Background: Pregnancy and childbirth are socio-cultural events that carry varying meanings across different societies and cultures. These are often translated into social expectations of what a particular society expects women to do (or not to do) during pregnancy, birth and/or the postnatal period. This paper reports a study exploring beliefs around childbirth in Nepal, a low-income country with a largely Hindu population. The paper then sets these findings in the context of the wider global literature around issues such as periods where women are viewed as polluted (or dirty even) after childbirth. Methods: A qualitative study comprising five in-depth face-to-face interviews and 14 focus group discussions with mainly women, but also men and health service providers. The qualitative findings in Nepal were compared and contrasted with the literature on practices and cultural beliefs related to the pregnancy and childbirth period across the globe and at different times in history. Results: The themes that emerged from the analysis included: (a) cord cutting & placenta rituals; (b) rest & seclusion; (c) purification, naming & weaning ceremonies and (d) nutrition and breastfeeding. Physiological changes in mother and baby may underpin the various beliefs, ritual and practices in the postnatal period. These practices often mean women do not access postnatal health services. Conclusions: The cultural practices, taboos and beliefs during pregnancy and around childbirth found in Nepal largely resonate with those reported across the globe. This paper stresses that local people's beliefs and practices offer both opportunities and barriers to health service providers. Maternity care providers need to be aware of local values, beliefs and traditions to anticipate and meet the needs of women, gain their trust and work with them.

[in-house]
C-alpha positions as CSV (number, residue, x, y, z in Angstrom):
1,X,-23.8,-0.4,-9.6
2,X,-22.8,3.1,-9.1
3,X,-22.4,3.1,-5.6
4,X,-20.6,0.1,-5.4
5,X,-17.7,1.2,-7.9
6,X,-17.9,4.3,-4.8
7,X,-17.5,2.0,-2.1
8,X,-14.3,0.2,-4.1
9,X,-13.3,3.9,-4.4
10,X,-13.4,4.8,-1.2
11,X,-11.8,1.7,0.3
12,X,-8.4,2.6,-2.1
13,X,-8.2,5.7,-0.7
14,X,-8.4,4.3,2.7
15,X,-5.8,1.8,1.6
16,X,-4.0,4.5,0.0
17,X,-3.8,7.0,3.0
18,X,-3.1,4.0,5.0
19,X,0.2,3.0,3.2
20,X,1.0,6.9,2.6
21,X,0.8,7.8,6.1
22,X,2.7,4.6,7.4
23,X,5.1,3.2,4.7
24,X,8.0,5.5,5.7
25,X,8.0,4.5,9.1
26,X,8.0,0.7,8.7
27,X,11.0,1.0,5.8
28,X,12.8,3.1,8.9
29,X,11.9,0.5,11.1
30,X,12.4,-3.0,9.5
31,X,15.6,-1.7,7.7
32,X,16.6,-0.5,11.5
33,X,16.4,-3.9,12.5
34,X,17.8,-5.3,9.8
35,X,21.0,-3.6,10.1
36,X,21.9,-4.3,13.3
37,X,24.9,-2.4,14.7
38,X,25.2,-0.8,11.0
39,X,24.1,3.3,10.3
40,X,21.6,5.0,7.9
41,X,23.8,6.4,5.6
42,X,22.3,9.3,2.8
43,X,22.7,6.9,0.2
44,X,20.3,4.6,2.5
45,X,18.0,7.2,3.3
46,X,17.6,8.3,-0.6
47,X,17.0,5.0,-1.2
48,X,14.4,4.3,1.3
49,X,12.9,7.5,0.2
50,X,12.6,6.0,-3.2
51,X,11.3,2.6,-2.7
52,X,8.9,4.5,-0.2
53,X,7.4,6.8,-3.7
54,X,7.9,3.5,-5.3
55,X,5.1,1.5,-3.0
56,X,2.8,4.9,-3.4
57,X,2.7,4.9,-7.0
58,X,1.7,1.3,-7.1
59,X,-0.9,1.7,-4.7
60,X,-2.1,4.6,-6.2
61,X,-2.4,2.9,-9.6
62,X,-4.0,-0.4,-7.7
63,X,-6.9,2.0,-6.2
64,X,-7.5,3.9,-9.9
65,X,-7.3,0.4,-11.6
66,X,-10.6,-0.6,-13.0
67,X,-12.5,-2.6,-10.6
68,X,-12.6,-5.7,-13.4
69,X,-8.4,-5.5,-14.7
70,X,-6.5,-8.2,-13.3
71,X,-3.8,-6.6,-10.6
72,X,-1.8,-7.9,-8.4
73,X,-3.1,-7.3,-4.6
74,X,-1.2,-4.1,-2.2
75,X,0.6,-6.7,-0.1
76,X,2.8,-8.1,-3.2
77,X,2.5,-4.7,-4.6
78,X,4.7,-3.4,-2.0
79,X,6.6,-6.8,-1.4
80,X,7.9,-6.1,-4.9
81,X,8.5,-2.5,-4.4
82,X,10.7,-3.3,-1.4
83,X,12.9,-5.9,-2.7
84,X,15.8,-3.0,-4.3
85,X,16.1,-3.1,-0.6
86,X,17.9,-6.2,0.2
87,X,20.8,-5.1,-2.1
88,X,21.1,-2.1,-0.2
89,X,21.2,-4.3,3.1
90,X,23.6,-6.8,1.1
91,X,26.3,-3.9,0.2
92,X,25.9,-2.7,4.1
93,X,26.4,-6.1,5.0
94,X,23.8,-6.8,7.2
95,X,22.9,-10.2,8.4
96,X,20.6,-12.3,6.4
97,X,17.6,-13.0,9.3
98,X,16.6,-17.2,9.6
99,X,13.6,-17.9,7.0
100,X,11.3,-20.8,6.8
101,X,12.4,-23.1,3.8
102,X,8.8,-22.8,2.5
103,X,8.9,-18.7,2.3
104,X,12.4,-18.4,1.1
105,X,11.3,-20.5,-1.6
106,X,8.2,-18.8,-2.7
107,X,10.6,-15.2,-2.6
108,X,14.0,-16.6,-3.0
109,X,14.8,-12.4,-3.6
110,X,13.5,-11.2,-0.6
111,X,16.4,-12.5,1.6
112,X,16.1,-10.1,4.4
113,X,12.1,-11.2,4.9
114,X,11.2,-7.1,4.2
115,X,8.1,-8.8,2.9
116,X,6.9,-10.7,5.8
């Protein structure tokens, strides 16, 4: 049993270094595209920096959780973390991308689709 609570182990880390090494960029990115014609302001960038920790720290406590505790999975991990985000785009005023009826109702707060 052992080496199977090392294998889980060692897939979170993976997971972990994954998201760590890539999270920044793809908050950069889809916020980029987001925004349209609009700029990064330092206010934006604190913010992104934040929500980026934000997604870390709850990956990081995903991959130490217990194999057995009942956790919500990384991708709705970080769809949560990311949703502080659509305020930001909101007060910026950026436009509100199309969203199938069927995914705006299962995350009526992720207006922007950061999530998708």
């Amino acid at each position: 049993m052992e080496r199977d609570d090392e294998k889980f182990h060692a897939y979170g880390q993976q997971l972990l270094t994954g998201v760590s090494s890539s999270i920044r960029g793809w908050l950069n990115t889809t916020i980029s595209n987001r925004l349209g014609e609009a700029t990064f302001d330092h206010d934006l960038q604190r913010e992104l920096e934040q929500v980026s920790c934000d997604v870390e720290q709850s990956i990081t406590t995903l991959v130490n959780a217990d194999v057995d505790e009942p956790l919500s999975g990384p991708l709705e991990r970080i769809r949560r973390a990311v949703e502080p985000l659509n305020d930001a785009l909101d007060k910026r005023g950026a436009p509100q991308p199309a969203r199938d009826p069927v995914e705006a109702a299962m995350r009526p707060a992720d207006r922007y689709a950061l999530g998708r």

- School of Human and Health Sciences - Associate Dean (International)
- Department of Allied Health Professions, Sport and Exercise - Professor of Global Health